If MSLN is true, then there is some risk that people will become hardened to the voice of God, and fail to complete coming into tune with him. This could happen, I would think, if a person became an enemy of God consciously, became self-satisfied, became insensitive enough to morality (in that that just is what God wants), became unreceptive to beliefs about God, and perhaps in other cases.
If hardening occurs, it is necessary for people to be destroyed by God, because he can't bear our disharmony forever. Those who are destroyed do not experience eternal life. This is the only source of permanent loss in MSLN, and creates the most pressing moral necessity in it.
There are two possibilities: people are 100% responsible for whether they are hardened ("personal hardening"), or less than 100% responsible (others are also somewhat responsible -- "environmental hardening"). In the latter case, we can be responsible, sometimes, for establishing environments in which other people do not become hardened.
Is it likely enough that MSLN is true, and hardening is possible, and there can be "environmental hardening"? If there is a non-Pascalian nonzero chance of those three things obtaining, then we should employ all sufficiently costless measures to create environments favorable to escaping hardening. If that chance is high enough, we should employ more costly measures, in keeping with its probability.
How can hardening happen? I'm not sure and can't verify this (I don't know if anyone could), so we're left with common sense to forecast.
The theory that I will propose is that we are both tempted and anti-tempted. Our environments offer us the occasion to choose temptation. We either take it, or we don't. If we have fewer occasions, we may be less likely to freely act on them. Each temptation has the chance to move us away from God. There is memory in the process -- previous choices by us create our starting place in a new moment. We might give in, or leap, to temptation. But anti-temptation can work the same way, bringing us back toward God.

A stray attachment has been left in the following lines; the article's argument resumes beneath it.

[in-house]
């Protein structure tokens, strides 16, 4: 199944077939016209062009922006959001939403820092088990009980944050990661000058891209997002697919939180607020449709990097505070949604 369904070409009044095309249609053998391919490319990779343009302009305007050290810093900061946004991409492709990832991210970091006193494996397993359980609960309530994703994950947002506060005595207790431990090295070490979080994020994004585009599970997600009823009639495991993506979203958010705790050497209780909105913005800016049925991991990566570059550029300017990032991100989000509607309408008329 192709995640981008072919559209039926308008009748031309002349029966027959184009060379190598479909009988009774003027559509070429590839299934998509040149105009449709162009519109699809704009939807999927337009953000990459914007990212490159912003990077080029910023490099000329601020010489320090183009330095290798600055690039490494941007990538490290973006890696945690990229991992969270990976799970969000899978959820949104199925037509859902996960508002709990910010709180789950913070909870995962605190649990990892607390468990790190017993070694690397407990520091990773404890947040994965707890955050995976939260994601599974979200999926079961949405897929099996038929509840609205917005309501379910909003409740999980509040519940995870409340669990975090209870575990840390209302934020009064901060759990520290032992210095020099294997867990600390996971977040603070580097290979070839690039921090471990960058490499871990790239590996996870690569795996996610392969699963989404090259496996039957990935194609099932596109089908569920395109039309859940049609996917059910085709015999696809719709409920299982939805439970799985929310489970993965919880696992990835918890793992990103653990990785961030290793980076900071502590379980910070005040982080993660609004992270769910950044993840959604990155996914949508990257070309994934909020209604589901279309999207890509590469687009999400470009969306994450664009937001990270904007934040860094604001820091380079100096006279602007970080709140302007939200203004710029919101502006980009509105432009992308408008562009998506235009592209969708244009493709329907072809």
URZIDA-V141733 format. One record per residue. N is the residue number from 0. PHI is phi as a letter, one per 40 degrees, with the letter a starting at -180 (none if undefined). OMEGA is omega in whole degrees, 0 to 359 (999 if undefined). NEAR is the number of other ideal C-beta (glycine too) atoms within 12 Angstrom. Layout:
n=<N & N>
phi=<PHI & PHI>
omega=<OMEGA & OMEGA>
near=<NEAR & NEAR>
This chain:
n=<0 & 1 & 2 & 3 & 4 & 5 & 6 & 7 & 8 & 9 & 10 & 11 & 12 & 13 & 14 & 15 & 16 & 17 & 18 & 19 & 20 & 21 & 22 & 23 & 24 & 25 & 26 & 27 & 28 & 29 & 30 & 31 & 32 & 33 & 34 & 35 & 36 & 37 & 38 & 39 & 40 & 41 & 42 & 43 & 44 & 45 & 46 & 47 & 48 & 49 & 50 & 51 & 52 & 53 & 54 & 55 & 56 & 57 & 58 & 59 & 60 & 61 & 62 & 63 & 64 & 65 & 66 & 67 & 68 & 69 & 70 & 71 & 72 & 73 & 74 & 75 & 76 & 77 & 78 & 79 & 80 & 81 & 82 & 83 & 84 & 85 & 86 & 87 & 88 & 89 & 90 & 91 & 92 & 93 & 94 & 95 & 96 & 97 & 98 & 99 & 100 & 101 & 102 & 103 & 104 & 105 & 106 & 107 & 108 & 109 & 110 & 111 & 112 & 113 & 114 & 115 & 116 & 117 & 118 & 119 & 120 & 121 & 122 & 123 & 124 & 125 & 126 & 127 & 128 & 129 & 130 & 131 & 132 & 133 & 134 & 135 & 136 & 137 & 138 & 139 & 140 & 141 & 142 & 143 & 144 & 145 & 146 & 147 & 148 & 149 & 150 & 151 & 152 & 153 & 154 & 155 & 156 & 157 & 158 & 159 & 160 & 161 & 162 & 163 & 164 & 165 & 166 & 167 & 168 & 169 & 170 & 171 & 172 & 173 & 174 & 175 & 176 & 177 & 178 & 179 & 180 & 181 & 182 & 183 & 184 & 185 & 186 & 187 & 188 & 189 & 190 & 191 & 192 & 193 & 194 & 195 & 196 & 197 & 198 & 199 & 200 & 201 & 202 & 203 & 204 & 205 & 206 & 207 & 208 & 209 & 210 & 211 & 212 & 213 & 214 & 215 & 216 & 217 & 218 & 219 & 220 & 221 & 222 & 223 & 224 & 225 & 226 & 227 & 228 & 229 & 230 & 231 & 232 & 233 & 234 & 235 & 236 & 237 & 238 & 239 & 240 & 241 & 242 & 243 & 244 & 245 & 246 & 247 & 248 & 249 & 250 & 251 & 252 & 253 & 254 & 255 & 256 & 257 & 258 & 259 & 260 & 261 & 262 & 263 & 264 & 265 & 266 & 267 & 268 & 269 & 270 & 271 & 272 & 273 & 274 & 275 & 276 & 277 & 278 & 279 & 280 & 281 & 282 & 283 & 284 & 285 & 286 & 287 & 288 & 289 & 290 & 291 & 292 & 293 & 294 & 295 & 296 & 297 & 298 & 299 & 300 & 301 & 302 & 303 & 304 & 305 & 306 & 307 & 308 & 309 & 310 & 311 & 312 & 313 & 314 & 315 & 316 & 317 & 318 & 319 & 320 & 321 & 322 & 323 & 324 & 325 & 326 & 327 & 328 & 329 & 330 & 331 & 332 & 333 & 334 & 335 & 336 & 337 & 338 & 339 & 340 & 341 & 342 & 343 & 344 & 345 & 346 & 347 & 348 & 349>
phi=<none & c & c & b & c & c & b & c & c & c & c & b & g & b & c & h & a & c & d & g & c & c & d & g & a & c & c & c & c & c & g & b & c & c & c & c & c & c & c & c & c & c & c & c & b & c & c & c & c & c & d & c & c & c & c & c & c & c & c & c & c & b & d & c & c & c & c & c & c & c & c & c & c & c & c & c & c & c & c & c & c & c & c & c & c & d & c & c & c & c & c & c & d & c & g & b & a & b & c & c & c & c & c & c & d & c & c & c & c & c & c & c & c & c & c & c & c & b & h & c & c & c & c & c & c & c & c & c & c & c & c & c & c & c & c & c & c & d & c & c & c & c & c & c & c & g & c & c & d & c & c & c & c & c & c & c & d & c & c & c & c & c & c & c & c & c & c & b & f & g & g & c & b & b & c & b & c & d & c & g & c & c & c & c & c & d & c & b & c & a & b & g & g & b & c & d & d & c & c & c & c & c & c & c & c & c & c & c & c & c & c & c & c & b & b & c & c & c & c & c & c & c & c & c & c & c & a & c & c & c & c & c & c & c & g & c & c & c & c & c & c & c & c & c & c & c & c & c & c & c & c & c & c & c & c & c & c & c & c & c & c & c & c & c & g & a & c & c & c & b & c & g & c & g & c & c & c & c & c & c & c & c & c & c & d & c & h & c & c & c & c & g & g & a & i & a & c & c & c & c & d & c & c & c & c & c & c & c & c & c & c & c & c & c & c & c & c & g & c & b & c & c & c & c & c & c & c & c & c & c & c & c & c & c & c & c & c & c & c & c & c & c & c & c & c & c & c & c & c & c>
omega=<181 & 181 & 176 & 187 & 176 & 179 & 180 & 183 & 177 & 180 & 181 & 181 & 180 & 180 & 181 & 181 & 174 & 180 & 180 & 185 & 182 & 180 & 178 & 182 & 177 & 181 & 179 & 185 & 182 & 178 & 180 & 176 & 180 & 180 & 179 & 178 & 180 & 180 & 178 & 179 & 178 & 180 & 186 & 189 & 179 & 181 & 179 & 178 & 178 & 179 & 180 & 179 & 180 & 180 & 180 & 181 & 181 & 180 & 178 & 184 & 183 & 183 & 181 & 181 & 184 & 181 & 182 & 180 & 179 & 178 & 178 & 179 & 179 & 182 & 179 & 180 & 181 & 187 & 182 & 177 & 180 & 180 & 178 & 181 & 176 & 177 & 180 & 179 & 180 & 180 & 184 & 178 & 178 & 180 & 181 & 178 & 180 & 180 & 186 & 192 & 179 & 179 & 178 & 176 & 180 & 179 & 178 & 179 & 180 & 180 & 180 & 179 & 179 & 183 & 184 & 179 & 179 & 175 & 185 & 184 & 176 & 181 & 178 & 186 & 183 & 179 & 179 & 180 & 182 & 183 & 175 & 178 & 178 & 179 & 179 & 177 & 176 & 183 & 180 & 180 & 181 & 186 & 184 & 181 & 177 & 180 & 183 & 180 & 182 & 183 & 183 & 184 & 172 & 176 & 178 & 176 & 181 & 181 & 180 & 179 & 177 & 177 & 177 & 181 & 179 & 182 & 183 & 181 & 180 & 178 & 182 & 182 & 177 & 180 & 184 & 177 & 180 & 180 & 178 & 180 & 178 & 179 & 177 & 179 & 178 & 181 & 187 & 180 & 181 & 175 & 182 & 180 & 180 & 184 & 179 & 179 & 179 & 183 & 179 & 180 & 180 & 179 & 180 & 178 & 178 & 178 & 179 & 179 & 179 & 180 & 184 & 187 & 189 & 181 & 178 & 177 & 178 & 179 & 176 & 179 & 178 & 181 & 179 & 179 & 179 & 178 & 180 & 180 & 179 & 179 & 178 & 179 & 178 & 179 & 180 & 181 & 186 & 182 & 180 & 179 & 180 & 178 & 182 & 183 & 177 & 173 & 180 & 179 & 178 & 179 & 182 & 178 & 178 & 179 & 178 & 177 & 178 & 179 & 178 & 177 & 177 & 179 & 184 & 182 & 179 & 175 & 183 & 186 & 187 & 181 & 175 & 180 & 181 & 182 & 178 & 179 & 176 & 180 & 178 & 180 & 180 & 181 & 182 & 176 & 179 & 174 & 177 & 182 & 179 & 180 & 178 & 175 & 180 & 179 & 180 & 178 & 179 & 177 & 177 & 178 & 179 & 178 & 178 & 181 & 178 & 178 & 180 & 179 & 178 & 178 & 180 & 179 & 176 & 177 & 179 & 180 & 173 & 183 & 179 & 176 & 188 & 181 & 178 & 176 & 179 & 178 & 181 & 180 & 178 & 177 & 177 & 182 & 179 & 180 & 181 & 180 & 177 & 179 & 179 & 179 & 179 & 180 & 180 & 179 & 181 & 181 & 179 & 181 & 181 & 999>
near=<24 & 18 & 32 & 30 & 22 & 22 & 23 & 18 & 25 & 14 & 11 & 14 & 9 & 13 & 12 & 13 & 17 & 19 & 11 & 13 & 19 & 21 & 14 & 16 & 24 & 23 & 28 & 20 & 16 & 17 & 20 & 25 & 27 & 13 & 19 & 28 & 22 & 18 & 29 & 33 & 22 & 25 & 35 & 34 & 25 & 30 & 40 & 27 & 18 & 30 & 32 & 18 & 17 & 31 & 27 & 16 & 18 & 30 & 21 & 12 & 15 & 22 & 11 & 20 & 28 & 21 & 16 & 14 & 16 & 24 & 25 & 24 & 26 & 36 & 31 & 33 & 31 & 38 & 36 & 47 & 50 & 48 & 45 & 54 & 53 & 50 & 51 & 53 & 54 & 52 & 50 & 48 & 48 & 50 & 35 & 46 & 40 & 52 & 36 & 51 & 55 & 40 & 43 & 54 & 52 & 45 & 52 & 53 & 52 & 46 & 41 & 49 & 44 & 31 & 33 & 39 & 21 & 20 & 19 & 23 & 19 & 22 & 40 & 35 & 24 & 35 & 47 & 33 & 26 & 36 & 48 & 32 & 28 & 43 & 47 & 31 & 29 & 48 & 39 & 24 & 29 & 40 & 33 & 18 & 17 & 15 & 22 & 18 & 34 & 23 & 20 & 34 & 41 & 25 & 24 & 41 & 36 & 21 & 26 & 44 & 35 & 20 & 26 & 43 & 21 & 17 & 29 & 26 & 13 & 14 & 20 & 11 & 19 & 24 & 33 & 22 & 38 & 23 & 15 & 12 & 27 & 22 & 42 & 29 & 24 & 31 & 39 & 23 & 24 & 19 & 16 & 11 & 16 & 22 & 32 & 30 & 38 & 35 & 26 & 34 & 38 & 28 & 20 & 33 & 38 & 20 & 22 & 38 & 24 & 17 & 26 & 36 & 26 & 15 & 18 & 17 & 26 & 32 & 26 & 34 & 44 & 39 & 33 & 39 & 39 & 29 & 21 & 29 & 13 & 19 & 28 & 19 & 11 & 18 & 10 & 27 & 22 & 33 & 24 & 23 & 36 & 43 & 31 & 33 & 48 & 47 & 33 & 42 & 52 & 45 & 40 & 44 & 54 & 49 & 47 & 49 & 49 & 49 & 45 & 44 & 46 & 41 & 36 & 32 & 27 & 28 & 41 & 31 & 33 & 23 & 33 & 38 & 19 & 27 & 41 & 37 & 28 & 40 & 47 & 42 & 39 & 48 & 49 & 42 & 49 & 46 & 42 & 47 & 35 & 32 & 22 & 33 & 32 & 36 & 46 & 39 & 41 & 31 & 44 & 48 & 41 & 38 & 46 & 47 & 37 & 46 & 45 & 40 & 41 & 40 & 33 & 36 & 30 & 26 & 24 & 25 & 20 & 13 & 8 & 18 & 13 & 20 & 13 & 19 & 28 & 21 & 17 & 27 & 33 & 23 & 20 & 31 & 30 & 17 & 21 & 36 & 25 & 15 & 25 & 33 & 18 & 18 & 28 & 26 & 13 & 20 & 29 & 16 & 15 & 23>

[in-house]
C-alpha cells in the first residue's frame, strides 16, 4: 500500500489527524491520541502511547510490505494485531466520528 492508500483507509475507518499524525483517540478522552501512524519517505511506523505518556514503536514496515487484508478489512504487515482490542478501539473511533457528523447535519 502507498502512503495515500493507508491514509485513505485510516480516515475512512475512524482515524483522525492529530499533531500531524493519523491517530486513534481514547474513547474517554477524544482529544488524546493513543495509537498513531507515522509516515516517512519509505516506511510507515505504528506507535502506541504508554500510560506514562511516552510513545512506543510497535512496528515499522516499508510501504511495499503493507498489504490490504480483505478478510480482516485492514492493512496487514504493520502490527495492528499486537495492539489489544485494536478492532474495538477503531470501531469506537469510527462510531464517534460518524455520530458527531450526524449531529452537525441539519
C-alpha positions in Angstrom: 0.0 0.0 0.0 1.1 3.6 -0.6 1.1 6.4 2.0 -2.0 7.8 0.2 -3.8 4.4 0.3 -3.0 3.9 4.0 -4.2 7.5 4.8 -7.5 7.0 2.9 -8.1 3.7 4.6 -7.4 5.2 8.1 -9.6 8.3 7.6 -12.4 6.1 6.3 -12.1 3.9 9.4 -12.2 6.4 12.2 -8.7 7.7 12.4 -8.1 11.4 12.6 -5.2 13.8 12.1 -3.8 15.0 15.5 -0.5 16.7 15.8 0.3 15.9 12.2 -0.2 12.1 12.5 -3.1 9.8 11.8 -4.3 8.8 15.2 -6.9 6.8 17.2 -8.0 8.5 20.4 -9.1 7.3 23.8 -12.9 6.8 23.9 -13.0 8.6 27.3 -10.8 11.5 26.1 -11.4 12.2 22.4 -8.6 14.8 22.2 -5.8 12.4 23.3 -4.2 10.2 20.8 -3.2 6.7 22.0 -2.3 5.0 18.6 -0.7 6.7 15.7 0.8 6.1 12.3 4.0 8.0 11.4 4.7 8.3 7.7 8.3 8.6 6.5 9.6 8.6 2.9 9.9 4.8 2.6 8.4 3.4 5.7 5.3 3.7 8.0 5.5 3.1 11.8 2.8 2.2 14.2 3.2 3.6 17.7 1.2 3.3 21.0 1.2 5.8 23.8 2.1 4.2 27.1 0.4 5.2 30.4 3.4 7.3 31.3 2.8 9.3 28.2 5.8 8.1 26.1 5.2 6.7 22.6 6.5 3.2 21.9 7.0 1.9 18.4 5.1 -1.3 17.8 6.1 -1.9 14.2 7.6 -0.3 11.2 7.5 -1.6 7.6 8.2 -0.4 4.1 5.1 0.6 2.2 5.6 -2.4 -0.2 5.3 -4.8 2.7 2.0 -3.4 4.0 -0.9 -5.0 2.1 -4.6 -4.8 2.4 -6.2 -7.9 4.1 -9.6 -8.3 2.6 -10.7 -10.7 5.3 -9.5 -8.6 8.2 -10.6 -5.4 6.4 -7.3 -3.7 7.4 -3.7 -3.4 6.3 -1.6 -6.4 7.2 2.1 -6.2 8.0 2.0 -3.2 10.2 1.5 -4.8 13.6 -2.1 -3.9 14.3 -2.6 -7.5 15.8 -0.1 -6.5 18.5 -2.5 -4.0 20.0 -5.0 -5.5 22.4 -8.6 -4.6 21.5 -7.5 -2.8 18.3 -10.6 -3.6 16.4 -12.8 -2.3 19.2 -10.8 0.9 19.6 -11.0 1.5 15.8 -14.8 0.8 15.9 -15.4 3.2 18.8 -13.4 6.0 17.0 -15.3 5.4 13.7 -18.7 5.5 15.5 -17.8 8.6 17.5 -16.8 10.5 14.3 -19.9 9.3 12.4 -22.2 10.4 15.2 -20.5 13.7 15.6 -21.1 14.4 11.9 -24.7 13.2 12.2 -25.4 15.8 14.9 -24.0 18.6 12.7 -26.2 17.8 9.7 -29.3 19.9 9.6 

If we give in or leap to temptation enough, we can make ourselves enemies of God. Not all temptation is equally dangerous to cause this. But sometimes, in effect, we are tempted to become enemies of God, and if we give in or leap to this, then we are enemies of God, and if this is established enough, we are hardened.
The emphasis on temptation may make it seem like it would be good to cause everyone to have an obviously or outwardly moral life, but hardening is more about no longer having the inner movement toward God. So giving in to anti-temptation may be a better goal or benchmark than not giving in to temptation.
Some temptations are quiet and come with ease. Ease is dangerous. Some temptations are good, at least on some level. (Otherwise God wouldn't allow them in his world.) Getting rid of all temptations is a mixed strategy -- maybe counterproductive. If you got rid of the obvious temptations, you might be left with the temptations of ease. Creating anti-temptations seems like a safe strategy. Anti-temptations help with both a tempting and an easy environment.
A note from a previous draft of this post:
If we do target temptations, it may be best to target those which are most closely connected to hardening: temptations to self-satisfaction, to selling yourself out to an unworthy belief system, to wanting the world to be a certain way in conflict with God, moral desensitization, or a direct enmity with God -- and anything else which we can tell is closely linked with hardening. Another, overlapping, approach would be to say that the most dangerous temptations are those that impede anti-temptation.
If we want to be utilitarians, we might tend to prefer fiducial utilitarianism over hedonic or preferential utilitarianism, because fiducialism is inherently about opening people up and connecting them personally to reality outside themselves, hopefully something that if applied generally opens a door to God among the other doors it opens.
This all makes sense to me rationally, and I think that as far as I can tell right now (January 2021), I see a significant risk of "environmental hardening" being the case, and so it's an area I should do something to help with. But it doesn't make as much sense emotionally or intuitively. It could be that I haven't been raised to have those emotions or intuitions. I was raised in a church where hell was "on the books" but seldom mentioned. People around me rarely if ever seem concerned with the possibility of lostness.
I had a similar emotional / intuitive difficulty believing in a suffering God who negotiates with his spiritual enemies, as you may see here, written in 2017. Now, in 2021, I don't have much trouble "feeling" the truth of it. So I wonder if the same effect may hold here. I haven't thought about this issue much before.